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Sunday, 19 December 2010

The most boring books ever

The Twilight Saga has scored top place in a poll for the most boring books of all time on the Shareranks Website. The rest of the top ten, with one exception, are made up of classics, none of which were published in the last few decades. The one exception is Robert Jordan's Wheel of Time series.

I don't think anyone should take this poll too seriously since some all time classic,which are anything but boring, are included in the poll - Hearts of Darkness at no 19 and The Grapes of Wrath at no 23. And The Lord of the Rings trilogy also features even further down the list.

Ahh well, no accounting for taste I suppose.

6 comments:

G said...

Honestly, Robert Jordan's "Wheel of Time" series wound up turning me off to SciFi/Fantasy for about 15 years.

I've seen a few of his volumes in the discount stores for about $5.

Walker Martin said...

I would have to say that the problem with these so called "boring" books is with the reader and not with the author at all. Most are not boring and deserve the classic designation.

Gary Dobbs/Jack Martin said...

I must say I agree with Walker, but I did try and read Twilight to see what all the fuss was about and I found it both terrible and boring. But then in fairness I'm not a part of the demographic the books are aimed at.

Nik said...

Agree, usually the readers are at fault. Maybe they can't cope with long books. Les Miserables is excellent (if you skip some of the technical stuff about sewers etc), while Middlemarch is a superb realisation of a time and place - as is Proust's Remembrance of Things Past. War and Peace is long, too - oh, shame on Tolstoy! It contained humour, which surprised me.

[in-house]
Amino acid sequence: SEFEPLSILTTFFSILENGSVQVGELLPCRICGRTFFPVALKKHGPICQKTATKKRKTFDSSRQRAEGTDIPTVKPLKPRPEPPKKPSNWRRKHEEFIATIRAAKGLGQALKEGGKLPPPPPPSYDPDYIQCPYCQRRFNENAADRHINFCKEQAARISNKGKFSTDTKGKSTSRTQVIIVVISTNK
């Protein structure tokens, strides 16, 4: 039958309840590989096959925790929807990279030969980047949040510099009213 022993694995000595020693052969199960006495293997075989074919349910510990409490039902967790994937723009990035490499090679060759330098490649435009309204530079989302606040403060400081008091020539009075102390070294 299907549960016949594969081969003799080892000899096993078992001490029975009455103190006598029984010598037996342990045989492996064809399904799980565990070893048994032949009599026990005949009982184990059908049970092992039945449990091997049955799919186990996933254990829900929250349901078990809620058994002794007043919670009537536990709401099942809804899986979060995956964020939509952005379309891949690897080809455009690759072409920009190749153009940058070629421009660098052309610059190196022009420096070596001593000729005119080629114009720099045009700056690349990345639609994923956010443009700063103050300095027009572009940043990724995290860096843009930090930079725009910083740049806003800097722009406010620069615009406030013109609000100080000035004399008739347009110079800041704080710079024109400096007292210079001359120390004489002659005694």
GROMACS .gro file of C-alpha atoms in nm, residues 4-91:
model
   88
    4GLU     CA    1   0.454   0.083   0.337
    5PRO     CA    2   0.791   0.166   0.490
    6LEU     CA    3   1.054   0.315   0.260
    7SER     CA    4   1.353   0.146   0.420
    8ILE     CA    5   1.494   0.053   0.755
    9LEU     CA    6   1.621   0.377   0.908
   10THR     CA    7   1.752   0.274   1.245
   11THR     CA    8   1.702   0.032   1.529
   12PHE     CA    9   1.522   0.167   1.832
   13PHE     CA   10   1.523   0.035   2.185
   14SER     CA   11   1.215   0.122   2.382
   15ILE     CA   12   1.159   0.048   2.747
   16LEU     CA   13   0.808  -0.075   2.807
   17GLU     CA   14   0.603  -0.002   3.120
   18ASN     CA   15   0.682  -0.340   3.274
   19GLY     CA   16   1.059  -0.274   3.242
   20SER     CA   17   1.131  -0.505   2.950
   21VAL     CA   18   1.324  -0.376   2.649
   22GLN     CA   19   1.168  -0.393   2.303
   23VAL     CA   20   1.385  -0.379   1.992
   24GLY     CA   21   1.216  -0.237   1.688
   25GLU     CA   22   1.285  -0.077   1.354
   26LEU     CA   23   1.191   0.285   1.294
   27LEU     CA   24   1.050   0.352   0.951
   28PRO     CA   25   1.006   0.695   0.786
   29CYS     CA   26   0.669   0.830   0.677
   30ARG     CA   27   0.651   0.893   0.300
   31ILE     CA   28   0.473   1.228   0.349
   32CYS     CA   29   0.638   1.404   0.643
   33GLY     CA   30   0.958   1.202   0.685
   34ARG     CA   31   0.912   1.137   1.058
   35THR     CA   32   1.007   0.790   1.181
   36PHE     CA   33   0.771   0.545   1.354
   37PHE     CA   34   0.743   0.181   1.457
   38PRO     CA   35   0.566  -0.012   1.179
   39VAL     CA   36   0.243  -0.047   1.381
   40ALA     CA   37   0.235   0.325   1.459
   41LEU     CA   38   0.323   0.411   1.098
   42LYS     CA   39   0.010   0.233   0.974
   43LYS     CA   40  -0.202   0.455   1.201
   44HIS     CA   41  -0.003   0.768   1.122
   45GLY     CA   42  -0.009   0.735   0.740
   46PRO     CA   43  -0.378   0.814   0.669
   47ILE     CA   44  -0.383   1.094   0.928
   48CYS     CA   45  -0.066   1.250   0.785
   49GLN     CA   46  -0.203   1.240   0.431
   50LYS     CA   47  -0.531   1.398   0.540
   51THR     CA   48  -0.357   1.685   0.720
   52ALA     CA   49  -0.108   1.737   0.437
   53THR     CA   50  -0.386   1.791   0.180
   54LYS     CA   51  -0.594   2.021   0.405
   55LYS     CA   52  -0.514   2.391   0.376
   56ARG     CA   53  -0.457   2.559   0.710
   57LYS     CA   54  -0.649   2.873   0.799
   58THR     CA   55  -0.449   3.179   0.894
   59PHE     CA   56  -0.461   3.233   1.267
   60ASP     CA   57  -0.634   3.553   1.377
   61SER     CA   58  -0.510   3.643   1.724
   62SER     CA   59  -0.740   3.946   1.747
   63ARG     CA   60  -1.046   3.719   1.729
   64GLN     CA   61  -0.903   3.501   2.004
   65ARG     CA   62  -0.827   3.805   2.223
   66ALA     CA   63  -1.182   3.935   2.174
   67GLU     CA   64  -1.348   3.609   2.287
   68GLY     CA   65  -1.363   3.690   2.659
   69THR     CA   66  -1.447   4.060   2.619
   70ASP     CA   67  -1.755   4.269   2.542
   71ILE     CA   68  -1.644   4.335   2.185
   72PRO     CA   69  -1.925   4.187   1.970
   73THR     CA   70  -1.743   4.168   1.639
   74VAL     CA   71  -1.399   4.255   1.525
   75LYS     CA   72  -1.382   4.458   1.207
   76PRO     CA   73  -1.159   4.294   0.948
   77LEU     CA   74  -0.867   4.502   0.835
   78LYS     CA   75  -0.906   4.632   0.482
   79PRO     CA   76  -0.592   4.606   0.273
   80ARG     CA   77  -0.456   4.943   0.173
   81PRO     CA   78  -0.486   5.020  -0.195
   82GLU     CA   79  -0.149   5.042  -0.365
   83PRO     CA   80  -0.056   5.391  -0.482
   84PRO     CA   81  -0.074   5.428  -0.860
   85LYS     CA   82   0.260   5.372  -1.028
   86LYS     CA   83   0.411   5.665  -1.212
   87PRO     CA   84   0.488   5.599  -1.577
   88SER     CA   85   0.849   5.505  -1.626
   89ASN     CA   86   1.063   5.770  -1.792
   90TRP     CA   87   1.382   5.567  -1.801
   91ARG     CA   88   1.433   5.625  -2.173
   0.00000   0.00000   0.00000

Moby Dick, 20,000 Leagues, and Robinson Crusoe don't deserve to be there, either, because they enlighten the reader while embarking on adventure and facing immense problems...

As for The Yearling, it's memorable and moving and certainly not boring. Conrad's books are never boring, either; he dwells in the psyche with cunning, which maybe some modern readers miss?

Jerry House said...

These lists never prove anything except to show how much smarter, more sophisticated, more hip, and certainly handsomer we are than those who created the lists. (But we knew that already.)

Ray said...

That's a new word on me - demographic.
I only ask as being someone who quite likes the 'Twilight' saga and the 'True Blood' stories does one have to be drawing one's pension in order to be a demographic?
I was always under the impression that books were written to be read and that the target audience was 'everyman' (which includes women and children to be pc).

'Boring' books come down to a reader's perception. And most lists are made up by people who do not read books - skim read, maybe - but not those who read. There is a differance. And then there are lists compiled by people who need to get a life.